Second, more likely you’re filing under Chapter 13 because it’s simply be the better option. It gives you tools to meet important financial goals, tools unavailable under Chapter 7.  You can often protect an asset that would be at risk of being taken by a Chapter 7 trustee. Chapter 13 provides numerous ways to preserve precious collateral on your secured debts, such as your home or vehicle (beyond the leased one). Sometimes you can keep your home/vehicle while paying less than you’d pay under Chapter 7. Chapter 13 can also protect you while you catch up on child or spousal support arrearage, or on income taxes. You pay or catch up on these special debts while making payments based on your realistic budget.  These are just some of the good reasons to file a Chapter 13 case, unrelated to your vehicle lease.

The Chapter 13 Option

Whether you’re filing a Chapter 13 case because you don’t qualify under Chapter 7 or because Chapter 13 is better all around, you can surrender your leased vehicle and discharge the debt. Discharging—legally writing off—that debt is not as straightforward as under Chapter 7. But it almost always leaves you with the same result. You would owe nothing at all on the vehicle lease once your bankruptcy case is finished.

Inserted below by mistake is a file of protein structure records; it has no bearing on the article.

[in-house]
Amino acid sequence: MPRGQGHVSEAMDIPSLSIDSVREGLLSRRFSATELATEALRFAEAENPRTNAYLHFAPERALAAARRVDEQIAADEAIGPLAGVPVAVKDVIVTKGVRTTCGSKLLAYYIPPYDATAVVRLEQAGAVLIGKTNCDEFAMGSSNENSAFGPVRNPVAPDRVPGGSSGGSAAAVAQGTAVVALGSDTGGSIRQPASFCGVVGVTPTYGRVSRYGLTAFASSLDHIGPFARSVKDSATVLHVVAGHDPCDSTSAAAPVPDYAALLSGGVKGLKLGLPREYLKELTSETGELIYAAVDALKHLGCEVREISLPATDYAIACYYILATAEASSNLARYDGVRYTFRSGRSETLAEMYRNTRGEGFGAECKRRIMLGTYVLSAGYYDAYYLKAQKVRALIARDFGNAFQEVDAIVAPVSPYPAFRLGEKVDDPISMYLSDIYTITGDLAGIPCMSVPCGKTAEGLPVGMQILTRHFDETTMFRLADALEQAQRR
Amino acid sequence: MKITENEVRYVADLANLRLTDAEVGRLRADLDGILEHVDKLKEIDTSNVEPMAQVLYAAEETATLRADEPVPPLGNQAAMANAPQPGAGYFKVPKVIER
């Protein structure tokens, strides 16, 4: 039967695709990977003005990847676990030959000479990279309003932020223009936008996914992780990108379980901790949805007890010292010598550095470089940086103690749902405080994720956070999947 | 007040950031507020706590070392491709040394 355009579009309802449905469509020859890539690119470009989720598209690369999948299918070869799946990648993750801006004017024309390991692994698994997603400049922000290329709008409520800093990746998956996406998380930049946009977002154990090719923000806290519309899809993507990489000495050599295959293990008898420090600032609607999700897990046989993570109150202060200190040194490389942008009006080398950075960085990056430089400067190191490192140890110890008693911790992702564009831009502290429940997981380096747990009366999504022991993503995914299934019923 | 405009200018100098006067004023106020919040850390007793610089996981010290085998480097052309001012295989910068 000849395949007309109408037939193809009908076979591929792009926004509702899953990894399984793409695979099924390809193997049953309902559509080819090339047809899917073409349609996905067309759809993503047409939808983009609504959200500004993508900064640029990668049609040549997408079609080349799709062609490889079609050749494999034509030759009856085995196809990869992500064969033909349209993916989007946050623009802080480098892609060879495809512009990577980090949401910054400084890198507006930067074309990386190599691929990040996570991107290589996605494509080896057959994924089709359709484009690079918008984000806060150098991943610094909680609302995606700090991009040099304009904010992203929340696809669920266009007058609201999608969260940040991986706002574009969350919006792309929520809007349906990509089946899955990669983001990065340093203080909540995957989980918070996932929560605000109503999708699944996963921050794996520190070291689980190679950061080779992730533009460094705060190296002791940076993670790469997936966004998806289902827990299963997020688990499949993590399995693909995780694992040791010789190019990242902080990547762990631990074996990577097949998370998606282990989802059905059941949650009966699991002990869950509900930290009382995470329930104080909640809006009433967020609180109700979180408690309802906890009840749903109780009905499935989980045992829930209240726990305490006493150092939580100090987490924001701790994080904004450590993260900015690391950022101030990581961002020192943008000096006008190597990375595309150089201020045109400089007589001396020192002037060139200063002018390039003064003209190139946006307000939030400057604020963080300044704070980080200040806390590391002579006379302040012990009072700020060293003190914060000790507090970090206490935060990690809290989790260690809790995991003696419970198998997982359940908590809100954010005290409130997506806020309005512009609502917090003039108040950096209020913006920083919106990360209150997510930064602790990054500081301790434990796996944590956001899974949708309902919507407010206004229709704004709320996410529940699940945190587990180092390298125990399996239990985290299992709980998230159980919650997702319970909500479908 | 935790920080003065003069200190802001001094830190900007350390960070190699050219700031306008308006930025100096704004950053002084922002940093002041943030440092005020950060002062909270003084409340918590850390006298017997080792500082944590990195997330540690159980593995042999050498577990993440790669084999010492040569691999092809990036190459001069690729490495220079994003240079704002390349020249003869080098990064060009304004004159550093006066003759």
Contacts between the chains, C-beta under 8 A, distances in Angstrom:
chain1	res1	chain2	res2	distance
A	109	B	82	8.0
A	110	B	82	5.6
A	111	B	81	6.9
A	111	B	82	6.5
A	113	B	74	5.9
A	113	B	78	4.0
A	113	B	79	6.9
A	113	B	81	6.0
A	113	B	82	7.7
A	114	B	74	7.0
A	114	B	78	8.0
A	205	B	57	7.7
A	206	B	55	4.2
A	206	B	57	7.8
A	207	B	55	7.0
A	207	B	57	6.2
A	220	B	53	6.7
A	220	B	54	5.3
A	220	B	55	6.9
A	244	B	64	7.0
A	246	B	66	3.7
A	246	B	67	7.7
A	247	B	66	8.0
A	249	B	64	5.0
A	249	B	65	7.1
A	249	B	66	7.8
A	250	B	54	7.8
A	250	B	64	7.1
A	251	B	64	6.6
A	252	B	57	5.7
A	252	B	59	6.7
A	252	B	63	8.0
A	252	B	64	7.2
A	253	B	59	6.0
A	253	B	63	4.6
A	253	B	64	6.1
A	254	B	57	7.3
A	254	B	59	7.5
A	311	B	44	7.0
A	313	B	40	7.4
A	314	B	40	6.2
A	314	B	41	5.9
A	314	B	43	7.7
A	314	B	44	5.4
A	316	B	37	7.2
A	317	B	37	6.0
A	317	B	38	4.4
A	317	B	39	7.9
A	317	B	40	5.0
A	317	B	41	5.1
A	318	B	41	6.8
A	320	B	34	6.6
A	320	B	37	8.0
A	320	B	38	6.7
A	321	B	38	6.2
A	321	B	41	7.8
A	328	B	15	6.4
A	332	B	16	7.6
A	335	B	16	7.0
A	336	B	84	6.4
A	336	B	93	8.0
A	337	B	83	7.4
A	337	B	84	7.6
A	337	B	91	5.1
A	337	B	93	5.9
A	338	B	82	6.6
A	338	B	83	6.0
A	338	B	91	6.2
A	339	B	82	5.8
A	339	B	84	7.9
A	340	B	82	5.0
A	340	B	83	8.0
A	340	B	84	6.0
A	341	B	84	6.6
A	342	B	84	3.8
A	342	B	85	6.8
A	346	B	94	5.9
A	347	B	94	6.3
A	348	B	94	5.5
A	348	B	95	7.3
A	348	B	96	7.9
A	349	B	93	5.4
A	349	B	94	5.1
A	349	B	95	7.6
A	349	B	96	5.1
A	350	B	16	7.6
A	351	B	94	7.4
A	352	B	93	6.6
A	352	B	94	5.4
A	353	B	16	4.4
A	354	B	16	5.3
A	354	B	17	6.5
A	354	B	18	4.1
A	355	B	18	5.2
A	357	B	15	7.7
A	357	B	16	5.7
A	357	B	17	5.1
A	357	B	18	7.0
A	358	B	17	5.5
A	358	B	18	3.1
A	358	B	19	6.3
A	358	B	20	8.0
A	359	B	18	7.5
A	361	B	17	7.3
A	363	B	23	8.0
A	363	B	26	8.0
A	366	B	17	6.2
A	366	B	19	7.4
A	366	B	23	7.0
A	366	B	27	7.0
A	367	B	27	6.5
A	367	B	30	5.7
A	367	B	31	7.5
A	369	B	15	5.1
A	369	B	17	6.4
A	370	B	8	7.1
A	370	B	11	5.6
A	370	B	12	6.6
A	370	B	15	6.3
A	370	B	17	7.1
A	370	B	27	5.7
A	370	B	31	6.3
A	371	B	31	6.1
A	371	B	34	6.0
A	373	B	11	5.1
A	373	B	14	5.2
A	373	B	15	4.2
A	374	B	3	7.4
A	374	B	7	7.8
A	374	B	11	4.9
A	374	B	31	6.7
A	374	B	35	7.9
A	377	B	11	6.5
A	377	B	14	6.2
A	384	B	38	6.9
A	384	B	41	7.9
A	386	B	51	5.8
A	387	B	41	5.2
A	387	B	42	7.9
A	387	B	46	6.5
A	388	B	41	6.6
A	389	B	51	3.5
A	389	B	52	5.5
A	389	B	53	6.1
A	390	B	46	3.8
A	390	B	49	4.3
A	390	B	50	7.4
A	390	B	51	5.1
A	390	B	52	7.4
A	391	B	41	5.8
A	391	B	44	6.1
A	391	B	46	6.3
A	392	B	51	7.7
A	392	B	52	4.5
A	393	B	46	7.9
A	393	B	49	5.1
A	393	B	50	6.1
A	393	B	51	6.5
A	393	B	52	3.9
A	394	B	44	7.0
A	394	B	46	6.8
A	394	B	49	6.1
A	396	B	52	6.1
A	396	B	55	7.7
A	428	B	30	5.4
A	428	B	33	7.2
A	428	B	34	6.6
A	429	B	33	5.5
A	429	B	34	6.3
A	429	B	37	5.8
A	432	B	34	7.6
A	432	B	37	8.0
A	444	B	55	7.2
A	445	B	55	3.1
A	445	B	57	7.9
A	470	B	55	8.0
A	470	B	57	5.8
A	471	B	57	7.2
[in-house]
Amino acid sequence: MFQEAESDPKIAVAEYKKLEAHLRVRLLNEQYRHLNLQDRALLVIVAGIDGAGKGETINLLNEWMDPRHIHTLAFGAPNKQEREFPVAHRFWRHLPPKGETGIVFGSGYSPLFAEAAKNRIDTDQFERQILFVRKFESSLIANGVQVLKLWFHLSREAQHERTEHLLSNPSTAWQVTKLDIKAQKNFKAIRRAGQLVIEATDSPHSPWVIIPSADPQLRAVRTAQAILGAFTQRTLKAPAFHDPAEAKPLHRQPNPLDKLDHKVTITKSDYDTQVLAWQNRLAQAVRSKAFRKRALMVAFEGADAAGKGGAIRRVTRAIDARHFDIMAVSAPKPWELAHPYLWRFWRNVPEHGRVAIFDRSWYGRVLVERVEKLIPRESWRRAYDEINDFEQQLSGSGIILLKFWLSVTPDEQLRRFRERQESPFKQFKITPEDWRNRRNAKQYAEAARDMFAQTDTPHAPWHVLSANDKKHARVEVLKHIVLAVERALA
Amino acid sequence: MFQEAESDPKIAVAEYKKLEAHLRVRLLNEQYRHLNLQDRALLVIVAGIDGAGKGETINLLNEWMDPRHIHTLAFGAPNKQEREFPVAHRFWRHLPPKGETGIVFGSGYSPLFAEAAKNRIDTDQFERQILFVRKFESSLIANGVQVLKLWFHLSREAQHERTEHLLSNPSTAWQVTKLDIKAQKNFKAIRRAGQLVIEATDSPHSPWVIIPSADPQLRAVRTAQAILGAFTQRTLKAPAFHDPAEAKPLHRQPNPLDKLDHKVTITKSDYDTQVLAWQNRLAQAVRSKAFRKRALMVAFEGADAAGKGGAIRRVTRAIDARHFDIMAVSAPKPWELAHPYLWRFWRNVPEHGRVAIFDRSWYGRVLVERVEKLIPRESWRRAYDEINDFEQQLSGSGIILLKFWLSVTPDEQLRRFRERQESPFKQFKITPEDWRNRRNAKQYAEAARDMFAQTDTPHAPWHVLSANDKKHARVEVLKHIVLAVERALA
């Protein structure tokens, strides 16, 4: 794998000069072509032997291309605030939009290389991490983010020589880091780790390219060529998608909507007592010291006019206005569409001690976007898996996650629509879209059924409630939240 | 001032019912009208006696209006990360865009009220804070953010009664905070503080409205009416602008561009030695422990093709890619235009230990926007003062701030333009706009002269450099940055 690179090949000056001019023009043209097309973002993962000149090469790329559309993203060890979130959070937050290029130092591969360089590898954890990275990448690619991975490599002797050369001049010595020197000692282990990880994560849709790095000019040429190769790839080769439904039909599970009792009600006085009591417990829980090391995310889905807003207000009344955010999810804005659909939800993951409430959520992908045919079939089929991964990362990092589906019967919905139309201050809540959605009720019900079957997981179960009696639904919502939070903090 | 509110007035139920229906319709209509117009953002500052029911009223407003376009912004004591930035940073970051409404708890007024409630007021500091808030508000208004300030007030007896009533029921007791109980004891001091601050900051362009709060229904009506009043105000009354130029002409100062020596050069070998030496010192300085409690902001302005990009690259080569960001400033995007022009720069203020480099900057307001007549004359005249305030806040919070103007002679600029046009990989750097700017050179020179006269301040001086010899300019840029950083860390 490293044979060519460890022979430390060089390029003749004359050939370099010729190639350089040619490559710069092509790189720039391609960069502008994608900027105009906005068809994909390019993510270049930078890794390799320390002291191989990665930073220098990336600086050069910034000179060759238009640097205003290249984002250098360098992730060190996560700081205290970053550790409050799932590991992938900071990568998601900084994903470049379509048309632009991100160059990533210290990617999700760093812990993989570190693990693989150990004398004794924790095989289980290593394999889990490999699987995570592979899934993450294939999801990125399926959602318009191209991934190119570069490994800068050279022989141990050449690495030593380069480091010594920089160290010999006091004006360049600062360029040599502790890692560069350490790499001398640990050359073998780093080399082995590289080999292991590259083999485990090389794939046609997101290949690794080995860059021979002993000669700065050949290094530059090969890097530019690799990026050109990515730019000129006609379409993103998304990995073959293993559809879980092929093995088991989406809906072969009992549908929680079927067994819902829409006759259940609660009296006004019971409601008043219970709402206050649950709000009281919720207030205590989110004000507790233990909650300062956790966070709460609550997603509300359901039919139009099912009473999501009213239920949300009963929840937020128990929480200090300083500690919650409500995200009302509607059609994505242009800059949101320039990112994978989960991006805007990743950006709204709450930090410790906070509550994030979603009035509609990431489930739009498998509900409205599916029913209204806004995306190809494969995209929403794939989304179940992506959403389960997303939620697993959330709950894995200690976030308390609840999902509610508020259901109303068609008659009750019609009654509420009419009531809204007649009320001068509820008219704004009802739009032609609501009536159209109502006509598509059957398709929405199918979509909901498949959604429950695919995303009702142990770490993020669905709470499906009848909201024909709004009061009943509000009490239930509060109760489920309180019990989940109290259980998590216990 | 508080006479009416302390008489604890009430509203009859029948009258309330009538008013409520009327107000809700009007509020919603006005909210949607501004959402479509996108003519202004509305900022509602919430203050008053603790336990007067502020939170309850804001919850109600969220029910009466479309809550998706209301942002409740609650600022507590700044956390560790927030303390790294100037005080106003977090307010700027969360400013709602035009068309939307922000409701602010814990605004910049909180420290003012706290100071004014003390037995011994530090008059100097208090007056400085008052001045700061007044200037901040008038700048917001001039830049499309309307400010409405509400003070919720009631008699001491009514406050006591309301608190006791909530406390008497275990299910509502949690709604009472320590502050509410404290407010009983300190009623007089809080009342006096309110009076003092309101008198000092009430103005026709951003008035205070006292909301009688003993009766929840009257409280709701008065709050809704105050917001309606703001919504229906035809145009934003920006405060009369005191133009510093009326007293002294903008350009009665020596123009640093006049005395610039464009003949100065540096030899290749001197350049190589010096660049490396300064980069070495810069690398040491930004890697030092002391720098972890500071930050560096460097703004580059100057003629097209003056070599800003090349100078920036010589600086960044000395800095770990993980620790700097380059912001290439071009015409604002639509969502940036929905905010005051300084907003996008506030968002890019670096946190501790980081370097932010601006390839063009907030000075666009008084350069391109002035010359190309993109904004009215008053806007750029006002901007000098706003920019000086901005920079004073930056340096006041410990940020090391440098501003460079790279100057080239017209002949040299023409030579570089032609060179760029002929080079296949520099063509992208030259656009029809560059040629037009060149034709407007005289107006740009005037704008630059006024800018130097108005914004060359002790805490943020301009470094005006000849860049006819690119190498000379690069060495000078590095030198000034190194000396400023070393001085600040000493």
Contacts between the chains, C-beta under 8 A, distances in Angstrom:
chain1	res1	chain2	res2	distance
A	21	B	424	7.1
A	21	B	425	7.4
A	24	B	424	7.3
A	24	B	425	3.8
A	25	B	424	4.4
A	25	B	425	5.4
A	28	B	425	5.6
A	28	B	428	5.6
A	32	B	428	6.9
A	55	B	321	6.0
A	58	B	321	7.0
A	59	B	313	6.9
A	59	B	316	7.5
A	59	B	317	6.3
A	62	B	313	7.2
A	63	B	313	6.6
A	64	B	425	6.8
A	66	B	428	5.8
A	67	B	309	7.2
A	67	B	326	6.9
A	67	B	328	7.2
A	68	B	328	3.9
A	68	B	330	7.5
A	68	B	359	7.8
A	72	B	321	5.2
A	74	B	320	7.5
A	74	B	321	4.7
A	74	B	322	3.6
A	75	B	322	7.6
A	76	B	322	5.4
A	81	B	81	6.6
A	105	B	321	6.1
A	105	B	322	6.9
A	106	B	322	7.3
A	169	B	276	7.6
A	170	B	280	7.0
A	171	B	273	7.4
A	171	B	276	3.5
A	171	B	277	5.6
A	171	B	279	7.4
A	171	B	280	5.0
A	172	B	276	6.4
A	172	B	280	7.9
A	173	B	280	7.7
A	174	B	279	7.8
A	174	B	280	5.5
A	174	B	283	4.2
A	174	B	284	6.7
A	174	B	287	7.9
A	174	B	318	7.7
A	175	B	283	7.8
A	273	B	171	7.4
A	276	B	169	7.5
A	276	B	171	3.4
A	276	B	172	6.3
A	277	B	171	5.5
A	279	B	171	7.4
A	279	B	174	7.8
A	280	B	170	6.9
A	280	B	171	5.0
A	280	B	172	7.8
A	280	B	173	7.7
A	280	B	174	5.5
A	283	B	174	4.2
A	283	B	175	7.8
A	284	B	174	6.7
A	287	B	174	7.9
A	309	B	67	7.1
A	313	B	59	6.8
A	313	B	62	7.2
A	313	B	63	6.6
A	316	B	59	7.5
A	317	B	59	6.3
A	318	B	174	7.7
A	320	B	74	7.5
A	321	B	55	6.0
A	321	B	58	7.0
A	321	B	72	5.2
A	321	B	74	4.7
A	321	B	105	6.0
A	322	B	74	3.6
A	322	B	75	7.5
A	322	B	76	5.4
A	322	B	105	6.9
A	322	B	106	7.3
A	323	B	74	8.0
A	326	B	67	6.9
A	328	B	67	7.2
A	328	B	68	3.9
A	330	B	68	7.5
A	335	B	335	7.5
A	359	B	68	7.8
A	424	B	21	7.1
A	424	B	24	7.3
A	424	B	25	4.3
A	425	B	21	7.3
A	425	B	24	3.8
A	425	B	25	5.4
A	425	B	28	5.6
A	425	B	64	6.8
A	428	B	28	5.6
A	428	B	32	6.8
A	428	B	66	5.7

“Rejecting” Your Vehicle Lease

Under Chapter 13 you can either “assume” (continue with) the lease or “reject” it and return the vehicle. Two blog posts we explained how to “assume” your lease and keep your leased vehicle.

But to instead get out of your lease through your bankruptcy lawyer you simply state in your Chapter 13 that you are “rejecting” the lease. Arrangements are made to return the vehicle to the lessor.  You don’t make any more monthly lease payments, and if you’re behind you don’t have to catch up.

Whatever you owe on the contract—which may be a substantial amount—is then treated as a “general unsecured” debt.

Treatment of “General Unsecured” Debts

Debts are either “secured,” “priority,” or “general unsecured.” Your remaining lease debt fits in the third category. It is “unsecured” in that it’s no long secured by anything since you’ve surrendered the vehicle. It’s “general” in that it’s not a “priority” debt, which are favored ones (like child support and certain income taxes).

Your lessor would likely file a “proof of claim” with the bankruptcy court. That’s a statement asserting how much you contractually owe on the lease. Assuming it’s accurate and you don’t object to it, its amount is lumped in with all your other “general unsecured” debts.

In your Chapter 13 plan, usually you pay all or most of your secured and “priority” debts. But that’s very seldom true for the “general unsecured” ones. How much, if any, you pay on this category of debts depends on a lot of factors. Mostly it depends on your income and expenses, how much you have in secured and “priority” debts, and what, if anything, is left over for “general unsecured” debts in the period of time you’re in the Chapter 13 case.

Often the Lease Debt Has No Financial Effect